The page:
Lee_milligan Japanese Cuisine Essay

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LEE MILLIGAN Japanese cuisine and the Japanisation of Europe Research conducted into both the diffusion of Japanese cuisine and the process of Japanisation, within the context of “Europe”, has been extremely limited. Both areas were combined in order to contribute to an up and coming field of research, with implications for our better understanding of globalisation. By Lee Milligan “During the last decade, Japanese cuisine has become rooted in Europe” (Cwiertka, 2005: 1). theories within the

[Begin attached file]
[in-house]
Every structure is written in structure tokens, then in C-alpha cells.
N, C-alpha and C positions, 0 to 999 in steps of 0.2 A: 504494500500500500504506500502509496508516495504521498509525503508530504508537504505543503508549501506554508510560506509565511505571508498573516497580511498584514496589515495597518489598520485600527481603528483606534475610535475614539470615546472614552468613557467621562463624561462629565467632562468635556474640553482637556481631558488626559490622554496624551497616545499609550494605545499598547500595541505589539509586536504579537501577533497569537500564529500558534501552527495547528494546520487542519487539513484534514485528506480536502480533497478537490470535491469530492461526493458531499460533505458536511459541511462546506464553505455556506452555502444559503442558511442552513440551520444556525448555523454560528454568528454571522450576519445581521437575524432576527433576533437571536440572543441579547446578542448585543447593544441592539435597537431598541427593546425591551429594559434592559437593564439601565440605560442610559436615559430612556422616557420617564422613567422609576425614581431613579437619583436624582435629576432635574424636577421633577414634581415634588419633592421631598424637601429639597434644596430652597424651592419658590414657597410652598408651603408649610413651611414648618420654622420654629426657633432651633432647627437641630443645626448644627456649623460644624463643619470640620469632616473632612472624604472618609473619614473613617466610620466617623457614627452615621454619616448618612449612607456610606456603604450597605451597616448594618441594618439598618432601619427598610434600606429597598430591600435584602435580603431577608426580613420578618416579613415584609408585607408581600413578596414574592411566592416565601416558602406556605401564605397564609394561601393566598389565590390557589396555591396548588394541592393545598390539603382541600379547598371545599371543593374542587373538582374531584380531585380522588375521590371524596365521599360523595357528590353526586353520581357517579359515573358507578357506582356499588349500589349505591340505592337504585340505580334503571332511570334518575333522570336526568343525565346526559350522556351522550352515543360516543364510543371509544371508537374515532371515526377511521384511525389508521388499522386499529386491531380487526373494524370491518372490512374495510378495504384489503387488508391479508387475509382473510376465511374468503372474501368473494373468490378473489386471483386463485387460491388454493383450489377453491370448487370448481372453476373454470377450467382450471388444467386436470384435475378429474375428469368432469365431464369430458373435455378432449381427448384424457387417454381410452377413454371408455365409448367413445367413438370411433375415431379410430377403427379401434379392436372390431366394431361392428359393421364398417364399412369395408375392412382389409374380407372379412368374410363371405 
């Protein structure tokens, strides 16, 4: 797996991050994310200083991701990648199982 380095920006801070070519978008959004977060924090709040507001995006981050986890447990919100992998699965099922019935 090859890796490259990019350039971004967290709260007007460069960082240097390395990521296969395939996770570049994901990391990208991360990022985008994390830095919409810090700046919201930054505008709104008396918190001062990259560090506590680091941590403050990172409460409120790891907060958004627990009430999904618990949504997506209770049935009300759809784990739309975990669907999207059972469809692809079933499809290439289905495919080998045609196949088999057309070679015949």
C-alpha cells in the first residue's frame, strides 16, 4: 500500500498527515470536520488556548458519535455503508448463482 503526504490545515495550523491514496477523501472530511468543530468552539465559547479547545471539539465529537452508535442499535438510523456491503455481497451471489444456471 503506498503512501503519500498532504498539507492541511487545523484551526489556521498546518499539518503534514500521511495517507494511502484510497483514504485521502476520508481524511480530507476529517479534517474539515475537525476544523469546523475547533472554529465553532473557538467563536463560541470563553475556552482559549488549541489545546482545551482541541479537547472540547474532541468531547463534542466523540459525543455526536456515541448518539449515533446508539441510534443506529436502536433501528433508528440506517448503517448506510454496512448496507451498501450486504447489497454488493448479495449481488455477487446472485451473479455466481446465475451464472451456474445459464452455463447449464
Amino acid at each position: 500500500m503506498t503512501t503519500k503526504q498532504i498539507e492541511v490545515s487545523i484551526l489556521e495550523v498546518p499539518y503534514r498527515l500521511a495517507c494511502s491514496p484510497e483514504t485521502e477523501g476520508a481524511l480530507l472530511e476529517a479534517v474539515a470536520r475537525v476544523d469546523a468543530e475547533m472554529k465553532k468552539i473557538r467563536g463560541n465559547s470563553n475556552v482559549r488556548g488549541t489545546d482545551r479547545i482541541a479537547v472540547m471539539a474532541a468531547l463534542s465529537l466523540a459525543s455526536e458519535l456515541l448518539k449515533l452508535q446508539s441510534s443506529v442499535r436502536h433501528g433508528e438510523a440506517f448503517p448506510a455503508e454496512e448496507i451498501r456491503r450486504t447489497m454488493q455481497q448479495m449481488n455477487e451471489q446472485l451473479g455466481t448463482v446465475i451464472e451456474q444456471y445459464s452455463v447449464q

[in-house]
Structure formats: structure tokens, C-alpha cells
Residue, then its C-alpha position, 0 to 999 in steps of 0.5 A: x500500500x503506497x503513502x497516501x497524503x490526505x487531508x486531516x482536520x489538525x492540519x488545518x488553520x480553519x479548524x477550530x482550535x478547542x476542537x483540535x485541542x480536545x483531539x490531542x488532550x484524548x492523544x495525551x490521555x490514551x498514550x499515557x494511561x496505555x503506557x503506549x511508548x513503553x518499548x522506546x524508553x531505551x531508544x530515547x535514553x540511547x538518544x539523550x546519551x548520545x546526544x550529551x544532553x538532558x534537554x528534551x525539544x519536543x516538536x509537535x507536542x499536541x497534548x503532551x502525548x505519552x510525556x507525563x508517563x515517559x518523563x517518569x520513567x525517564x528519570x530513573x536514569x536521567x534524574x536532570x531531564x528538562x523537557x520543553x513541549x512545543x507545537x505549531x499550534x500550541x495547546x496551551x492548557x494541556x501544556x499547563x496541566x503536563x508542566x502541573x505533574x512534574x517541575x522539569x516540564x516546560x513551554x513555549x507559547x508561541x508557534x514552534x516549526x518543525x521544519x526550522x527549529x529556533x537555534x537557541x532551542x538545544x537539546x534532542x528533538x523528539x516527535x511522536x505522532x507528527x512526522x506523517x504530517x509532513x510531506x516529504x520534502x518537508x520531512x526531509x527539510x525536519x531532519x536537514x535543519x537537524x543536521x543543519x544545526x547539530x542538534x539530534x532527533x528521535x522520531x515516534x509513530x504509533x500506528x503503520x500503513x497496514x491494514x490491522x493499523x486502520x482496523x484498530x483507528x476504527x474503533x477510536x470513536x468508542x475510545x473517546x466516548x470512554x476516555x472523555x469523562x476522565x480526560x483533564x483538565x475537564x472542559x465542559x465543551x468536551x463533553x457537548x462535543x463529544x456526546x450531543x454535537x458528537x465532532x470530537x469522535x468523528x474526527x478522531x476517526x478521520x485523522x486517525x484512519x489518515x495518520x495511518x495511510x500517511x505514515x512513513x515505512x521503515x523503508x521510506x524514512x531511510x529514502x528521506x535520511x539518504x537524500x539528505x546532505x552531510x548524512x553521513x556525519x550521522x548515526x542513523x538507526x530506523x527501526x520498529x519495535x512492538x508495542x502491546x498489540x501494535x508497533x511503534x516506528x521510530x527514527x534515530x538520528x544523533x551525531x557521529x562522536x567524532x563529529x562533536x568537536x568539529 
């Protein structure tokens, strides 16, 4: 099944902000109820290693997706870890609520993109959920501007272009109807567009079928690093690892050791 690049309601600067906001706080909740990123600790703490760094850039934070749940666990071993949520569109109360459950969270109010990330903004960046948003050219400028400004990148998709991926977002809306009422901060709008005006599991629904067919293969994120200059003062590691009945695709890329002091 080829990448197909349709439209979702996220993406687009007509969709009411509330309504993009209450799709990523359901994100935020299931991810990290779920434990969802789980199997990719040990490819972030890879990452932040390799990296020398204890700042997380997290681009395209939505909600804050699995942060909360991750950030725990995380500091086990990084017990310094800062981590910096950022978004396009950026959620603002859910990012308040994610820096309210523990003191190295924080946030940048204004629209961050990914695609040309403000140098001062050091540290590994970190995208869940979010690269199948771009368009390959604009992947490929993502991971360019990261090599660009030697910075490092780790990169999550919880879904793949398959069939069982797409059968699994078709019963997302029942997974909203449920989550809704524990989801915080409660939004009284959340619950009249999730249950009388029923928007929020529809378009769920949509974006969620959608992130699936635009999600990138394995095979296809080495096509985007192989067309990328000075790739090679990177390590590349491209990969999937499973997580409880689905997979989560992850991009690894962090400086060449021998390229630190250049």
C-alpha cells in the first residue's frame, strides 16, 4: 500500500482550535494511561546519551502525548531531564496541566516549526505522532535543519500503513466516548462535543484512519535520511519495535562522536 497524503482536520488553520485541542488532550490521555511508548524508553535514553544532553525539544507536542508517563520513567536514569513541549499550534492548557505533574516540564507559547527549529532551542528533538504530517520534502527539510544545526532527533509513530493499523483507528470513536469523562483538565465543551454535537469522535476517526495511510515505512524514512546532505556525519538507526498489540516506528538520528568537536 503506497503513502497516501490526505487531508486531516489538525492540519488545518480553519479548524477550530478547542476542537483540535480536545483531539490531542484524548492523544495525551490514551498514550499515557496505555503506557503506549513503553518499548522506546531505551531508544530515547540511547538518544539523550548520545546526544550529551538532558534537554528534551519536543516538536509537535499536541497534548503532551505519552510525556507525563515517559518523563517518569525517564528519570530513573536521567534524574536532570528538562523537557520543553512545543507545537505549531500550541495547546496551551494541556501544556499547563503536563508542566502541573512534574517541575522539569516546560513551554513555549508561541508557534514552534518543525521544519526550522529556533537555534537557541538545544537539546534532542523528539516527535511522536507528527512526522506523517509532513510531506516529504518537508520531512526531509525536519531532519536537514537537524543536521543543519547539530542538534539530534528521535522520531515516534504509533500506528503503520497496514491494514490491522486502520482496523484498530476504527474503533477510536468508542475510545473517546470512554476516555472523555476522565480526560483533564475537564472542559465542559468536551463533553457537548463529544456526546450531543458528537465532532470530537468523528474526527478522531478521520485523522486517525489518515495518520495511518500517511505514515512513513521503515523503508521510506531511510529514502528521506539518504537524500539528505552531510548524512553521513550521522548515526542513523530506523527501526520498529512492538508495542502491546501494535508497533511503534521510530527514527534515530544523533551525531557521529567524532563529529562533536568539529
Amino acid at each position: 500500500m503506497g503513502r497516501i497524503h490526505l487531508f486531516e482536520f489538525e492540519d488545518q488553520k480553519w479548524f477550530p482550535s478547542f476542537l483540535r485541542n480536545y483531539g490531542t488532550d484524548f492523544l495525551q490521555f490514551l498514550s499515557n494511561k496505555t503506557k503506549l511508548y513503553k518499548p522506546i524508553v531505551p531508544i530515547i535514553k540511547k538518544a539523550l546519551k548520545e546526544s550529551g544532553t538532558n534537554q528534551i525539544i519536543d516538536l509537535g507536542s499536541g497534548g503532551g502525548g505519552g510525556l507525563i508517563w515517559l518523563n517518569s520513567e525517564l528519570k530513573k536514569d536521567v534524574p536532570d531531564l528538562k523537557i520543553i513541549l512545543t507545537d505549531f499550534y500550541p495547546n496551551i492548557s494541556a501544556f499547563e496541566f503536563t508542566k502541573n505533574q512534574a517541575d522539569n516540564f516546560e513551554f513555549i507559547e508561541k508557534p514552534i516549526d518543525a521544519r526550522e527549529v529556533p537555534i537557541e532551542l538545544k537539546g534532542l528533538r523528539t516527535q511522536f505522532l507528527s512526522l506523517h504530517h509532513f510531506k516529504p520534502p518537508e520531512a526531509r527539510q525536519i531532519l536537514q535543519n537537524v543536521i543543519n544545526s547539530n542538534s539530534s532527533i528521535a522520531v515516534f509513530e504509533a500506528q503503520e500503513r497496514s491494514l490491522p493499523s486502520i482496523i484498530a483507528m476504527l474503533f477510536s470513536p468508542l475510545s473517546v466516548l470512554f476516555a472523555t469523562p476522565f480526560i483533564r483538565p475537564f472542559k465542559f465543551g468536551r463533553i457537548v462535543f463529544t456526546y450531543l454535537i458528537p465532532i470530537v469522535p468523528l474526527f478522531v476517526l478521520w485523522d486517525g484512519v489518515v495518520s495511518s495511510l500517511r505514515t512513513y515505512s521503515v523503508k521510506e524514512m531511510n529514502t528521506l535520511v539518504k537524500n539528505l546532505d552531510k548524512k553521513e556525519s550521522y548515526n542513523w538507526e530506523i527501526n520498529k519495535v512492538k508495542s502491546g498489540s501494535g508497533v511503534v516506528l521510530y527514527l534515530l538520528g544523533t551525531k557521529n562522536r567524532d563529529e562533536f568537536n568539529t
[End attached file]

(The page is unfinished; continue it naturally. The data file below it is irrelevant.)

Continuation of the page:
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    LEE MILLIGAN  Japanese cuisine and the Japanisation of Europe   Research conducted into both the diffusion of Japanese cuisine and the process of Japanisation, within the context of “Europe”, has been extremely limited. Both areas were combined in order to contribute to an up and coming field of research, with implications for our better understanding of globalisation. By Lee Milligan “During the last decade, Japanese cuisine has become rooted in Europe” (Cwiertka, 2005: 1). The overall aim of this paper will be to investigate how  Japanese cuisine becomes diffused within Europe. The conclusions and information gained from this research will be utilised to contribute to an up and coming field of research, with implications for our better under-standing of globalisation. The research, undertaken in the spring and summer of 2005, was concentrated around restaurants and takeaways in three European cities: Aarhus in Denmark, Liverpool in Great Britain and Athens in Greece. In reference to the above quota-tion, the main area researched was that of diffusion, and how within the cases studied, Japanese cuisine  becomes a part of European culinary life. Subsequently this added further to the limited research which has already been undertaken in the field of “Japanisation”, described by Burt Edstrom, one of the few authors to write on the topic, as “a process by which Japanese elements are transposed to, and assimilated by, other countries or cultures” (Edstrom, 1994: 36). The overrid-ing motivation to undertake this investigation was the call for further information to be gathered from authors who have studied Japanese cuisine, Japanisation or  both. Despite the above quoted claims of the only au-thor to have written extensively on the topic, Katazyna Cwiertka, there appears to be very little written specifi-cally on the subject of Japanese cuisine in Europe. She herself notes “the category of ‘Japanese cuisine’ remains largely underrepresented” and that her 2005 article “represents one of the first attempts to place the Japa-nese food boom under scrutiny” (Cwiertka, 2005: 4). In the field of Japanisation, world-renowned Japanese specialists such as Harumi Befu have strongly empha-sised the significance of the theory. Indeed, he goes so far as to note how, “analysing Japan’s experience can make a real contribution to building globalisation the-ory and thereby challenge the hegemonic role claimed  by Western Globalisation theorists” (Befu, 2003: 4). At the same time however, he observes the “need to post-pone theorizing about globalisation until we have suffi-cient data” (Befu, 2001: 4). Overall, in a subject observed to be of great academic significance, a lack of research provided a seemingly wonderful opportunity to both test present notions supported by limited evidence and present the possibility of postulating tentative new theories within the confines of the three cities and the research locations within them.  Japanisation – A challenge to the West Research undertaken with regards to the diffusion of  Japanese cuisine has the potential to add to the limited research and evidence available on the process of Ja-panisation and subsequently the current debates upon globalisation. As noted earlier in the introduction, Ja-panisation refers to the diffusion of Japanese elements within other cultures or societies. As one such element, personally recommended by Harumi Befu as a valuable area of investigation, the study of Japanese cuisine could therefore be placed within this wider context, thus adding to the value of the research undertaken. The process of Japanisation, its definition and history will be highlighted below in order to provide deeper context to the investigation. Elger and Smith provide a more specific definition than those already mentioned when they observe, “Japanisa-tion denotes the spread of Japanese culture in the most comprehensive sense - karaoke , sushi , drama, anime , manga , Japanese management style and industrial products - throughout the world, much as one uses terms like Americanisation or Westernisation” (Befu, 2003:9). This does not however necessarily involve an associated love of Japan or all things Japanese. Every author promoting the concept of Japanisation puts for-ward one distinct notion; that once properly recog-nized, it should be clearly acknowledged as a new and powerful phenomenon within the sphere of globalisa-tion. Also that the process of Japanisation challenges the majority of current theories upon globalisation, which they believe have a clear and unwarranted bias in favour of Western and often more specifically American hegemony. Brian Moeran is scathing in his criticism of those ignoring the influence of Japan within discussions on globalisation. He observes how “with a handful of notable exceptions, most theoretically in-clined anthropologists”, specifically Mike Featherstone, “have ignored the example of Japan”; also that there should be a “shift in focus from West to East, from America’s apparent twilight to Japan’s rising sun”, where we should, “re-orient our thoughts and theories” (Moeran, 2000: 27). As one of the elements within this diffusion process, the study of the diffusion of Japanese cuisine within Europe could add some important in-formation and evidence to the strong claims promoted  by the likes of Moeran. KONTUR nr. 13 - 2006 1    LEE MILLIGAN The Japanisation of Europe Undoubtedly, the main concentration of written mate-rial relating to Japanisation in Europe and the rest of the world concerns the economic Japanisation of Europe, which began in the 1970’s and involved the adaptation of Japanese economic models in an attempt to improve industrial production in many European countries. The turning point with regards to cultural awareness came in the late 1980’s when Japanese com-panies started to invest and buy out European and American assets. The likes of Sony and  Matsushita  started to buy out Hollywood film studios. This then led to the spread of Japanese anime  such as  Akira , the production of English language books on anime  and resultant computer games etc. Japans economic ad-vancement outside Asia had therefore lead to the reali-zation that Japan also had a cultural influence, although it took the actual procurement of foreign companies for this realization to become explicit. The spread of Japanese cultural products increased throughout the 1990s. This led to claims, mainly from within Japan, that Japanese cultural products were suc-cessfully spreading all over the world within the con-cept of Japanisation. In 1997 Denim  magazine published the headline, “Who says Japan only imports superior foreign culture and commodities and has nothing srcinal which has a universal appeal? Now Japanese customs, products and systems are conquering the world” (Iwabuchi, 2002: 30). Many of these products, such as the “Sony Walkman” were observed to be “cul-turally odourless”. Due mainly to their wariness of the Second World War’s impact in Asia, many Japanese companies have often intentionally removed, or at least dramatically reduced, any association between their products and Japan. The negative impact of the War is therefore neutralized. This has been done through such approaches as adopting non-Japanese names like Sony  or Panasonic  and has lead to the paradoxical situation where some of the main cultural forms of Japanisation are often not identified in the receiver countries as be-ing Japanese in srcin. During the 1990s the spread of  Japanese cultural elements beyond the Asian region started to become acknowledged by scholars.  Japanese Cuisine – Prior Research As noted above, one of the “elements” within the Ja-panisation process is Japanese cuisine and its spread throughout Europe and the rest of the world. Although seemingly of a limited nature, the research already un-dertaken did provide some valuable indicators for the nature of the diffusion of Japanese cuisine within Europe and opened the possibilities of a resultant com-parative perspective. Firstly, the significance of its spread can be highlighted by Cwiertka, who notes “a growing number of people in Europe actually consume these dishes on a regular basis”, thus making them “major genres in European dining” (Cwiertka, 2005: 1). One of the dominant authors on the topic of Japanisa-tion, Harumi Befu, refers to a series of graduations, with regards to restaurants in the diffusion process. The first of these graduations occurred with the initial in-troduction of Japanese cuisine, predominantly in the late 1970’s and early 1980’s, and coincided with Japan’s economic expansion. Described by Cwiertka as “For the  Japanese by the Japanese”, Japanese restaurants at this time were introduced to provide a “home away from home” for the expanding Japanese population in Europe and thus aimed to create an “atmosphere of nostalgic exoticism” (Cwiertka, 2005: 4-13). In restau-rants containing such items as bonsai  trees and paper sliding doors ( shoji ), Japanese staff wore Japanese style clothing such as kimonos and spoke to Japanese custom-ers exclusively in Japanese. Therefore in the initial stages of diffusion, Japanese cuisine was presented as “authentic” and “exotic”, with an appeal mainly to  Japanese clientele. Cwiertka believes such restaurants are very rare today. Subsequently, “Europeans” apparently started to be introduced far more to Japanese cuisine and have a greater input into the nature of its diffusion. The next stage occurred with the introduction of teppanyaki , in-volving beef and vegetables being cooked on an iron griddle by chefs directly in front of customers. Interest-ingly, this cuisine first became popular in the USA, be-fore being spread to the Netherlands and other parts of Europe after tourists returned from holiday there and spread its reputation. Its appeal apparently lay in its proximity to the Dutch preference for meat and pota-toes, and the entertainment factor provided by chefs who put on displays of knife juggling whilst cooking in front of customers. However, the greatest diffusion of  Japanese cuisine apparently took place in the 1990’s, starting with the “London sushi boom” (Cwiertka, 2005: 16). Importantly, this was again influenced from the USA where sushi  had transformed from being “an almost unpalatable ethnic speciality to haute cuisine of the most rarefied sort” (Bestor, 2000: 3). The reasons for its increase in popularity were apparently its associated healthiness and the fact that it was “creolised”, creolisa-tion  being the process by which foreign elements are altered and adapted to better suit local tastes, traditions and requirements. In this context “California rolls” with names such as the “IBM Roll” became popular in the USA, with the use of locally popular ingredients such as hot peppers. When it first arrived in London, eating sushi  was observed to be a sophisticated, expensive and exotic experience, undertaken in an exclusive manner  by wealthy individuals within locations designed to imitate traditional sushi  restaurants in Japan. Japanese cuisine had therefore started to diffuse to “Europeans”, although only within limited geographical and socio-economic confines. In 1997 however, the whole concept of sushi  apparently changed with the opening of two hip and trendy loca-tions, called Itsu  and the more successful Yo!Sushi . In these types of restaurants Befu notes “thoroughgoing creolisation is the winning strategy”(Befu, 2003: 6). This can be perhaps summed up by a famous quotation from Yo!Sushi's  brainchild Simon Woodroffe who notes KONTUR nr. 13 - 2006 2    LEE MILLIGAN “the way I see our relationship with Japan is, first of all, I don't think we're a Japanese restaurant; we're a West-ern restaurant that just happens to serve Japanese food”(Crocket, 2000: 2). The first major innovation was the lack of Japanese character in the design of such es-tablishments, with the likes of a glass, pine and brushed steel interiors, and techno-pop background music. All aimed at a young and trendy audience with chefs, wait-ers and waitresses being local people dressed in local attire. The second was the food served, a mix of “tradi-tional” Japanese and creolised “Euro-sushi”, with fifty percent of the meals being hot in order to conquer the fear of raw fish. Indeed, rather than look towards Japa-nese standards, such establishments tried to live up to those set in the USA, with such options as California rolls and local British creations such as the Yo!Roll . In-terestingly Woodroffe observed that the customers have such little knowledge of Japan and Japanese cui-sine anyway, that this mattered very little. The next stage was a move to “continental Europe”, with British standards apparently imitated everywhere, including the sending over of British chefs to train local staff, equipment, and even finances. The diffusion proc-ess from the USA, to London and finally onto Europe is seen as very strong by Cwiertka. In the true nature of creolisation, however, she does also note that each country then goes to make its own adaptations, due to specific ecological, cultural and economic circumstances within each. The final phase in the diffusion of Japanese cuisine has, according to Cwiertka been reached by the British Wagamma  noodle company. Their company website illustrates their whole approach by noting, “Wagamma is not supposed to be an authentic Japanese noodle bar” and “we believe that to be a good student is not to reproduce the same recipe as one's teacher, but to adapt reflecting the essence of our time and making it better by making it for ourselves and in our own way”(Cwiertka, 2005: 20). This clearly emphasises the move away from “traditional Japanese cuisine” and the movement towards almost total creolisation, value and convenience, thus widening the customer base. Cwiertka notes that all of the different connotations of  Japanese cuisine presented above are not necessarily in direct competition, but “co-exist, each finding its par-ticular niche in the ever diversifying dining market” (Cwiertka, 2005: 23). A clear lack of available material One final, important point must be made with regards to the lack of written material relating specifically to  both the Japanisation process the diffusion of Japanese cuisine within Europe. The majority of material avail-able either relates to Japanisation within Asia, or more specifically East and South East Asia. In Europe itself, it is mainly directed towards the economic references noted earlier. It must however be observed that within specific areas of Japanese cultural diffusion within Europe, a certain amount of material is available. Ha-rumi Befu has undoubtedly been the major contributor to the subject in Europe and the rest of the world in general, which can be observed by the number of refer-ences related to him in the section above. Even in 2001 however, he observed the “need to postpone theorizing about globalisation until we have sufficient data” (Befu, 2001: 4). Katarzyna J. Cwiertka is in reality the only author to have undertaken any form of detailed empiri-cal research on the topic of Japanese cuisine. She clearly acknowledges that her studies tentative generalisations are made only from material collected on the Nether-lands and Great Britain, which significantly “offer a valuable basis for a more comprehensive work on the subject” (Cwiertka, 2005: 4). Other points can also be highlighted to support this need for further investiga-tion. Much of the research she has undertaken is lim-ited, not only to those two countries, but also to their capital cities. It is also based upon a restricted number of establishments, many of which were srcinally stud-ied in her earlier article of 2000. Only restaurants are described, with no detailed research on takeaways. Her work is also not placed in the context of Japanisation. The other main authors on the topic provide even less detailed, European based information. Befu and Bestor provide generalizations, mainly highlighting American  based examples. Scope was therefore provided for srcinal and valuable research, all of which could at least add to the material on graduations within restaurants highlighted earlier. This paper aims to provide further empirical data, within the context of Japanese cuisine, highlighted by many scholars on the subject as vital in order to over-turn the top-down assumptions of supposed armchair speculators, producing grand globalisation theories with a perceived lack of actual empirical material. Generalisations Various generalisations have been noted regarding Ja-panisation and the diffusion of Japanese cuisine within Europe, all of which were taken into account during the investigation process in order to provide investigational structure and comparative perspective: The views expressed by Iwabuchi highlight one very important factor within the process in Europe, that of creolisation . Some cultural products arrive as mukokuseki , something or someone lacking any nationality. In other cases however they are deliberately creolised by com-panies introducing them or by locals, in order to best fit into their own personal environments and cultures. Befu observes that, “whilst some amount of creolisation is inevitable in any situation, retention of as much “au-thentic” Japanese culture as possible may be the strat-egy for success in one niche, while thoroughgoing creo-lisation may be required in another” (Befu, 2003: 6). He also notes that in different places the creolisation proc-ess can occur in different ways, adapting to differing local requirements and interpretations. Therefore creo-lisation seemingly plays a major role in the Japanisation of Europe, as was observed earlier in the diffusion of cuisine. KONTUR nr. 13 - 2006 3    LEE MILLIGAN Importantly Bestor observes how sushi  has not lost its “Japanese cultural property” , unlike the likes of Sony . He notes that, “Globalisation doesn't necessarily homoge-nize cultural differences, nor erase the salience of cul-tural labels” (Befu, 2001:6). This points towards the fact that even if sushi  and Japanese cuisine in general is creolised, it has not been and will probably not be to the extent that its Japanese identity is lost. Befu notes that Japanese cultural elements have often  been successfully introduced into Europe as they cap-ture a niche  in the market.  Manga , anime , karaoke , sushi , soy  sauce and tofu  are examples. A niche he describes as “an unfulfilled demand which is met with a new prod-uct”. He notes that the risk factor is great with such “unconventional imports” and that the rate of failure is high. (Befu, 2003: 14). He also suggests that Japanese cuisine continually fills a niche in the market, adding a unique element, which is eventually copied by local producers. He also points to the fact that Japanese indi-viduals find it easy to gain employment throughout the world in Japanese restaurants due simply to their na-tionality, even without any specific experience in the field. Befu also observes this phenomenon, noting it as  Japanese national's exploitation of “cultural capi-tal” (Befu, 2001: 9). In a similar vein, he points towards the names  of the majority of Japanese restaurants as being of  Japanese srcin  and therefore being of significance in giving posi-tive valuation to that srcin. A further factor observed  by Befu involves indirect-Japanisation , where Japanese products are diffused and invariably creolized into one region. It is then that region which acts as the middle-man, diffusing the element onto other regions. This was something highlighted earlier by Cwiertka in relation to cuisine. Finally, Cwiertka contends that the “  Japanese food boom  in Europe appears to have  passed the climax of the late 1990's ” (Cwiertka, 2005: 2). Her evidence for this in 2005 is the closing down of a number of Japanese res-taurants and the fact that Japanese food is not the hot topic that it once was. She does however observe that  Japanese cuisine is now an established culinary mode within Europe and will remain so in the future. City Choice As stated earlier, the three cities chosen were Aarhus in Denmark, Liverpool in Great Britain and Athens in Greece. Although theoretically any city within “Europe” could have been chosen, each was selected as it fulfilled a certain number of criteria. Each city con-tained relatively few Japanese citizens, which gave the opportunity to see how far Japanese cuisine had spread with limited influence from a significant local Japanese community. Each city portrayed itself as being cultural centres within “Europe” and its individual nation and advertised itself as having a wide selection of cuisines from around the world. Finally, each city had a differ-ent population ranking within their own nations, Ath-ens as a capital, Aarhus as a second city and Liverpool as Britain’s fourth largest city. Outside “Soya” in Aarhus. Located in a busy street. A very simple design. Japanese writing on the outside. Advertised as a “Japanese restaurant”. It was decided to concentrate the research upon restau-rants for various reasons. Firstly this was one area per-sonally suggested by Cwiertka as being of potential value. Such a restriction also enabled a comparative angle to be adopted against the limited research previ-ously undertaken. Finally the investigation inevitably had to be undertaken within the context of limited time and budget. Five locations were investigated within the three cities. Contact with each was made in one of two ways. Firstly, utilising “gatekeepers”: known individu-als with close connections to appropriate research sites (Merkens, 2004: 166). Secondly, e-mails were sent to all sites deemed appropriate within each city. The resul-tant five research sites were: Soya  Japanese/Chinese restaurant (See Picture 1) and a sushi  takeaway and in Aarhus; a branch of Yo! Sushi and an independently owned sushi  restaurant called Square Sushi  in Athens; and finally a teppanyaki  restaurant in Liverpool called Sapporo . The research sites were deemed to give a rea-sonably high level of representativeness, from which generalisations could be made utilising the methodo-logical approach highlighted below. Methodology With regards to restaurants and takeaways the overall methodological approach adopted was that of “triangu-lation”. This process can best be summed up by Uwe Flick who describes it as the “observation of the re-search issue from (at least) two different points, most often realized by applying different methodological approaches”, with each approach given equal value (Flick, 2004: 178). The advantages of such an approach  being the increase in theoretical generalisability, a  broader and deeper understanding of the research topic, a thicker description of the subject investigated, and finally the addition of trustworthiness and validity. Within this context, five different methodological ap-proaches were combined within the five research sites: semi-structured interviews  with ten individuals occupy-ing a variety of positions, including owners, managers,  Japanese and local employees;  participant observation  within each location, observing the interior, exterior, staff and cuisine; KONTUR nr. 13 - 2006 4